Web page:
A film documenting the disappearing oral traditions of the northernmost settled people on Earth offers a glimpse into how their way of life is threatened by climate change.

The Arctic hunters believe strongly that we in the West have not listened to nature and now we are paying the price. They think it is time to use our knowledge wisely.

Stephen Leonard

A rare glimpse of daily life among the remnants of the last hunter-gatherer communities of the Polar North, where traditional culture is rapidly being eroded by consumerism and climate change, can be seen online from today.

Shot over a year with the Inugguit, who live in north-west Greenland, the footage documents the lives of the last Inuit people still hunting seals and narwhals with harpoons, and records some of the songs and stories of a community whose vulnerable language, Inuktun, has never been written down in full.

Yet it also captures the fragile nature of a traditional way of life which is perhaps reaching its end. Hunting is becoming increasingly dangerous on the disappearing sea ice of north-west Greenland, but there is little alternative employment. Leonard found a world that has had to come face to face with the effects of climate change and the immediate threat it poses to their culture.

The Inugguit lived as hunter-gatherers in Greenland’s remote Thule region for centuries. Some say that until they were encountered by Sir John Ross in 1818, they believed that they were the only inhabitants of the world. Today, they live in the northernmost permanently inhabited settlement on Earth. But the region’s glaciers are melting fast, the movement of sea mammals upon which they traditionally relied for their livelihoods is becoming less predictable, and the expense of supporting their communities through the provision of supply ships means that there is some pressure from their own Government, 1,000 miles away, for them to move.

The film captures a sense of their oral culture - stories, myths, songs and folklore which have only ever existed in Inuktun. 770 people speak this impenetrable language of sighs and groans, in which words can be up to 50 letters long. The fear is that if the Inugguit leave their homeland in search of better employment prospects in south-west Greenland, both the language and the cultural heritage it preserves will, within a few generations, potentially disappear. Their language is not widely understood in other parts of Greenland.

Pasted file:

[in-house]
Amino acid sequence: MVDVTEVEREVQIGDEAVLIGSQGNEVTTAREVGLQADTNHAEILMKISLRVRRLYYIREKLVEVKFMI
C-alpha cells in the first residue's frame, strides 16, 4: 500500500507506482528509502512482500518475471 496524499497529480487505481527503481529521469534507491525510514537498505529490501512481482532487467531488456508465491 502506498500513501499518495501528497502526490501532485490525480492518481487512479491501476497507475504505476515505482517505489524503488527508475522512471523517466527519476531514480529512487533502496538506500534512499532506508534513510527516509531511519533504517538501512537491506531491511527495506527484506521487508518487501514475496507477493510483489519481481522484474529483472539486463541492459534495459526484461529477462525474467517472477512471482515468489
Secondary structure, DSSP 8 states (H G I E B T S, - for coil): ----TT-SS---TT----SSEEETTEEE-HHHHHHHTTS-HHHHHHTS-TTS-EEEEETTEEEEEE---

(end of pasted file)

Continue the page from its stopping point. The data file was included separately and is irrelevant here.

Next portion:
More than 15 hours of footage have been edited into a short, filmed report, "Living with the Inugguit".

In part, the film documents the area’s linguistic culture. In one sequence, a 67-year-old former hunter performs one of the Inugguit’s traditional drum-songs, or piheq. In another, a young girl demonstrates how raising one’s eyebrows means “yes”, while pinching one’s nose means “no”. At the same time, however, we see the realities of a lifestyle that is still often caricatured in the west. Dog sledge races take place across the sea ice, a starving polar bear is butchered after being shot at 3 ‘o’ clock in the morning outside Leonard’s door, and violent storms relentlessly batter fragile-looking huts in tiny settlements.

The most remote of these are barely clinging on. Part of the film was shot in Savissivik, on Melville Bay; a cluster of buildings mainly occupied by male hunters, whose wives have, in many cases, long-since left. The effects of climate change mean that it is now almost impossible to reach Savissivik by dog-sledge. Its eldest citizen believed the settlement would be closed down within a decade. Another community, Qeqertat, comprises a population of just 22 narwhal-hunters still cheerfully and stubbornly eking out an existence together at the end of a fjord.

Global warming is not the only reason that life is changing, however. The main settlement, Qaanaaq, is home to a community struggling with its own sense of identity as the old way of life disappears. Even here, Amazon delivers, and the material culture and produce of the west has become alluring for a generation who feel increasingly directionless. In this very remote corner of the world, there is only one visiting doctor, one policeman, and little by way of career or employment prospects.

Despite the tremendous changes in their society which have taken place in a very short period of time, the bond of family ties is as strong as ever, with some family members visiting one another four or five times a day. Some young people are caught, however, in a dilemna: “They feel a very special bond to the land and their families,” the film narrative says. “On the other hand, staying might mean an uncertain future.”

What shines through in the film are how the people were friendly, welcoming and armed with a tremendous sense of humour. This is despite a traditional suspicion of white Europeans prevailing amongst some - the legacy of years of exploitation by assorted visitors. Children, appear frequently curious to meet the filmmakers and find out about what they are doing there.

The dogs which the Inugguit keep for hunting purposes and appear several times in his film became a focal point for the sense of cultural distance he felt at times. Dogs are critical to the Inugguit way of life - they can survive in temperatures as low as -50C degrees, smell seals at distant breathing holes, and save hunters’ lives by finding their way home. Yet the Inugguit have no concept of pets and treat them only as tools. 

This is a culture formed against the harshest of backdrops. Local storms were so violent that in some cases the force moved items of furniture across the floor of people's huts. Three and a half months of total darkness ensue after the sun goes down on 24 October.

Amazon provided one ray of sunshine - delivering to the heart of this remote community in a testament to how irresistible forces are killing off the old ways in the Polar North.

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